The gay icon’s first show in Japan has opened after years of rejection.
“I thought it would be a fun and nice thing to do. I didn’t expect it to be as difficult as it was.” That’s how Tokyo-based curator Shai Ohayon describes the experience of bringing Tom of Finland’s art to Japan for the first time, a process that took over two years, from start to finish.
“There was a sense of feeling let down, of frustration, and of getting to a point where I was thinking I really, really need to give this up,” Ohayon recalled.
As every museum and gallery he tried turned him down – or simply failed to return his calls – Israeli-British Ohayon, a Tokyo resident of 11 years, realised that he’d been living in a bubble.
“The people I work with, people I socialise with, from the art scene of Tokyo, they’re very tolerant and open-minded,” he said. “Now it’s a little bit difficult to forget how little awareness there is in the rest of society.”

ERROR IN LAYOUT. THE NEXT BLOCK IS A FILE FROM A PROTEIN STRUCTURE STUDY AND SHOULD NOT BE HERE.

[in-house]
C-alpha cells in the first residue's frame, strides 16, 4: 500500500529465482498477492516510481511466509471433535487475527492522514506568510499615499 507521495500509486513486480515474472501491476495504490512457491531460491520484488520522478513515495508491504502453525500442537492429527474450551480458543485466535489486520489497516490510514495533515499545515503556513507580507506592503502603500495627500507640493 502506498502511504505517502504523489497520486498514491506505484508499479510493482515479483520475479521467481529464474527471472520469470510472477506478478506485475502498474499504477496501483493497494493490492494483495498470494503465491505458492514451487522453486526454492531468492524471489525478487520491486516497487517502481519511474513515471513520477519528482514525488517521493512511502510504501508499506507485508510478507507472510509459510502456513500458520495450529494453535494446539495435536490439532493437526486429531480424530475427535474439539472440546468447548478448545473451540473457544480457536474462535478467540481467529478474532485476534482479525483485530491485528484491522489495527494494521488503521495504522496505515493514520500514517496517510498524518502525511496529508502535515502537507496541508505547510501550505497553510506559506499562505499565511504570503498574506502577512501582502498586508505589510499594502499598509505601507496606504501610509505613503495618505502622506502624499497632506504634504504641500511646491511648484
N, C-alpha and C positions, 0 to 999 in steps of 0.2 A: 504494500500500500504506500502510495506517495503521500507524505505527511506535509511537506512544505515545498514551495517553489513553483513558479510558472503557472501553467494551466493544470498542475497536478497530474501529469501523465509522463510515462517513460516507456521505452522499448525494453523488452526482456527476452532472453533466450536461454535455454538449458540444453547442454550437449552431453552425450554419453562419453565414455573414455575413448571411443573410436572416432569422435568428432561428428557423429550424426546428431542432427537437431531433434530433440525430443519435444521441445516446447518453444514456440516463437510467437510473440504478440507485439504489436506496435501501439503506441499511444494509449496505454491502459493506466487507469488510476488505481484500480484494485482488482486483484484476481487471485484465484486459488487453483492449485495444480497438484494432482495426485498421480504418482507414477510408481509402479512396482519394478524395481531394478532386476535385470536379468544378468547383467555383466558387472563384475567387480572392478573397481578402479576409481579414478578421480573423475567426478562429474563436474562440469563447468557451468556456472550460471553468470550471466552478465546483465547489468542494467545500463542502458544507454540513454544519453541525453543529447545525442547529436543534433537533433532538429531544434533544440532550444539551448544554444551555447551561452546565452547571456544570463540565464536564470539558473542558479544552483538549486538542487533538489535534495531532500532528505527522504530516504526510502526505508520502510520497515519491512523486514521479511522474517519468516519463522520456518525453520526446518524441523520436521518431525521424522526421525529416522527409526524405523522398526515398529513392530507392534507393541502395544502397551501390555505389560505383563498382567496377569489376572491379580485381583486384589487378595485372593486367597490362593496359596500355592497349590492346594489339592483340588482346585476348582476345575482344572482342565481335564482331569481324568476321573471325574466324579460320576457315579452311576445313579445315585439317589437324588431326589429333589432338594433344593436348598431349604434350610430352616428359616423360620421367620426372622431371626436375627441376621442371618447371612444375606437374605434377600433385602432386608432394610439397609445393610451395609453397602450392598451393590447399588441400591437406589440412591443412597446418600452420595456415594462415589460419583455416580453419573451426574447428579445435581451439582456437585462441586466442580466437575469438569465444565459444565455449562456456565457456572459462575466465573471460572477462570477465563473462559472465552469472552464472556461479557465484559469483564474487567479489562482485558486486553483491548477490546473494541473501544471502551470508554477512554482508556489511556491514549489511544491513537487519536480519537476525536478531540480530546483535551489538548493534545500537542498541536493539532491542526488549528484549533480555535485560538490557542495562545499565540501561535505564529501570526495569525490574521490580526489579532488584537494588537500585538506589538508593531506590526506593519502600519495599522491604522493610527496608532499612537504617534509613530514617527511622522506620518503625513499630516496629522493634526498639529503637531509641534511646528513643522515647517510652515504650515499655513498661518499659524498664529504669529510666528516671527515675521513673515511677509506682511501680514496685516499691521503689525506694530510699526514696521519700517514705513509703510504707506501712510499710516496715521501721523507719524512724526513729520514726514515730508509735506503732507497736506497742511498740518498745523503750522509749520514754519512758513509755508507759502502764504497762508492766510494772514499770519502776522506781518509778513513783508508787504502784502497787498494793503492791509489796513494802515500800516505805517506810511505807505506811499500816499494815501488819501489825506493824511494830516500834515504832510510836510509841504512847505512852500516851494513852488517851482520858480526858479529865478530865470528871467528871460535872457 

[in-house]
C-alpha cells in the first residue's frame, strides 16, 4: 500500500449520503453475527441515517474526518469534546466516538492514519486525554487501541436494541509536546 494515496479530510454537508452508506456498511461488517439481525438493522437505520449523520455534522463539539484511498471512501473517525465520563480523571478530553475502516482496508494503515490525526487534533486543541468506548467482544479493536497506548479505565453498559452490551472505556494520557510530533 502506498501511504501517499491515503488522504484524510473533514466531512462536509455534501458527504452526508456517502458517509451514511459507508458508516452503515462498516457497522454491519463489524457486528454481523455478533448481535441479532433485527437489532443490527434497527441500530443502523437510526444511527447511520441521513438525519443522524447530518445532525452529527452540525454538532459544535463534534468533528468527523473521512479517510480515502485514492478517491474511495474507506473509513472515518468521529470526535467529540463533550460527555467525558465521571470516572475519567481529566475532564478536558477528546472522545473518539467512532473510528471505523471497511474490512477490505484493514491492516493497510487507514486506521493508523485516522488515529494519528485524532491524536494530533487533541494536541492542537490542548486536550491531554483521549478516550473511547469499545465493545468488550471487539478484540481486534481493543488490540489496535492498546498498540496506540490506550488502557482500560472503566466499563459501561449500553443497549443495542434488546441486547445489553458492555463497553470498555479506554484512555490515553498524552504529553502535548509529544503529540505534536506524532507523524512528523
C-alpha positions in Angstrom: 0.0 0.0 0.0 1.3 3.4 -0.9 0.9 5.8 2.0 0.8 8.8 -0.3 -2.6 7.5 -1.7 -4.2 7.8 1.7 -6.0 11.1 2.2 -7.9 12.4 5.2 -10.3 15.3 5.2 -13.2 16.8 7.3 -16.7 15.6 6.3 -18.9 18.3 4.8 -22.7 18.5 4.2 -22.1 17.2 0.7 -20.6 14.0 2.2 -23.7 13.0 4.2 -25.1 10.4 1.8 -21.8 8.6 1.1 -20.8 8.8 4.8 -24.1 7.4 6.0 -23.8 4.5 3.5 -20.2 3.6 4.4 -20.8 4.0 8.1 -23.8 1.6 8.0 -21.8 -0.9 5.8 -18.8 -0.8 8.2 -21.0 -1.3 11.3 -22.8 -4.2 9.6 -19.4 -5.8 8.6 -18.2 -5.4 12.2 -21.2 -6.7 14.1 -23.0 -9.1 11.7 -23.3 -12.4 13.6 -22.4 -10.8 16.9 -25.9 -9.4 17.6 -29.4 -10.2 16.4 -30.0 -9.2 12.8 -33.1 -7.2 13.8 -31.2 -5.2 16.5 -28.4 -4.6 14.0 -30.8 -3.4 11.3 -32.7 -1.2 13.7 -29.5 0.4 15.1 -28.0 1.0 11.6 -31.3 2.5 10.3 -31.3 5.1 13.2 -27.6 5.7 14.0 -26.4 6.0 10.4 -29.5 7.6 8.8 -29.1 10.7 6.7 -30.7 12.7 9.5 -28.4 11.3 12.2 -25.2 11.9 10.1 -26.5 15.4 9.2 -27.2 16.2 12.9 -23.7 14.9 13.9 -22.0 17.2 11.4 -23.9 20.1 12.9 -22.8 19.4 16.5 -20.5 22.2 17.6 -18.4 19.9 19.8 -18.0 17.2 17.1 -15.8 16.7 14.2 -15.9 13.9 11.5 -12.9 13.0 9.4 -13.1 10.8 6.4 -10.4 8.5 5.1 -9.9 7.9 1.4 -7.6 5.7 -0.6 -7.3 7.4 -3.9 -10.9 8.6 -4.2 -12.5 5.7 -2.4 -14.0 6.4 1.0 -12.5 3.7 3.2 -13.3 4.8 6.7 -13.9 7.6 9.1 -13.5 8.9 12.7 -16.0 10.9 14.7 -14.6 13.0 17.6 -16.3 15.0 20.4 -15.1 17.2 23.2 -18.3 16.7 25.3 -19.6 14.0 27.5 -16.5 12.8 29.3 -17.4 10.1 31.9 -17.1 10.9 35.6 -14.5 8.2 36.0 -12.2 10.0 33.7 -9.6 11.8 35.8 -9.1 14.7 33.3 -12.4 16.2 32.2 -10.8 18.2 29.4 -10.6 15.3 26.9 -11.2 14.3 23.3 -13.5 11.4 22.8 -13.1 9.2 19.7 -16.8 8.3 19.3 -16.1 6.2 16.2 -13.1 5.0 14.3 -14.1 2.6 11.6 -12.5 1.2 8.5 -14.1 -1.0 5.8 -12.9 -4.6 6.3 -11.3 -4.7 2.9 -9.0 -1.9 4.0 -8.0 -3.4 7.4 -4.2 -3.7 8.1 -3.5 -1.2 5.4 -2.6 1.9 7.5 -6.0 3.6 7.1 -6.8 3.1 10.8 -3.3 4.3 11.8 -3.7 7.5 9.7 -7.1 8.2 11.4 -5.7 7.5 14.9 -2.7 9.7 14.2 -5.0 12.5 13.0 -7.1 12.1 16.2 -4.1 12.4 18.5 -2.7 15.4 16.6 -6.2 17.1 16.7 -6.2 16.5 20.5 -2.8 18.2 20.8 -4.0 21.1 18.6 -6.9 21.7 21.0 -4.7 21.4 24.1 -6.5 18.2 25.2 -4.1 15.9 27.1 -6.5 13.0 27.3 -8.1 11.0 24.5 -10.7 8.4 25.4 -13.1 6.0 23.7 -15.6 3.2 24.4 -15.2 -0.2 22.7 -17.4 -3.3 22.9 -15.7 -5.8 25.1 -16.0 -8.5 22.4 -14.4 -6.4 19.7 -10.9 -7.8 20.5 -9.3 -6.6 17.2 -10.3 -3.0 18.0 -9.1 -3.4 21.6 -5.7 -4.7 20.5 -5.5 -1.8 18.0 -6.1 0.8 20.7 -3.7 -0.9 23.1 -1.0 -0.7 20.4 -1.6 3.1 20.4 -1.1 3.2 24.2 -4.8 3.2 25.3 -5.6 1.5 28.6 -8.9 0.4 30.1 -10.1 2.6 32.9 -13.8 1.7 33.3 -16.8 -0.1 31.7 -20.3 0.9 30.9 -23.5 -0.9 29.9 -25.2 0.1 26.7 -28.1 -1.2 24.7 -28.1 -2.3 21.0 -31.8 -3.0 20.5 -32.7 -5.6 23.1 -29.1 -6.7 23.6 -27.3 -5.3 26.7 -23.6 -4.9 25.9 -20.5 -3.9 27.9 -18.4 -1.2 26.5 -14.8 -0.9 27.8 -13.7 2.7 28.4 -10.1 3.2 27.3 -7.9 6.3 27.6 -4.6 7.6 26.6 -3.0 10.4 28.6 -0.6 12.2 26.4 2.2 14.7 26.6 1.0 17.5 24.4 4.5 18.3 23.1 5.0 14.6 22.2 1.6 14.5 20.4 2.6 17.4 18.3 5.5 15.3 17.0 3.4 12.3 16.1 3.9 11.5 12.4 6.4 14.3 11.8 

In an artistic career spanning almost forty years up to his death in 1991, Tom produced over 3,500 works, mostly featuring his trademark stylised, erotic depictions of men – sometimes explicit – usually clad in leather or in uniform.
Ohayon said that while the homoeroticism of Tom’s work made it hard to put on an exhibition in Japan, this wasn’t simply due to homophobia on the part of museum and gallery curators.
“In Japan, people find a way to avoid things they don’t like,” Ohayon explained. “No one said ‘eww, it’s gay!’, but they did say it might be difficult, that their clients might not like it or people associated with them might not like it.”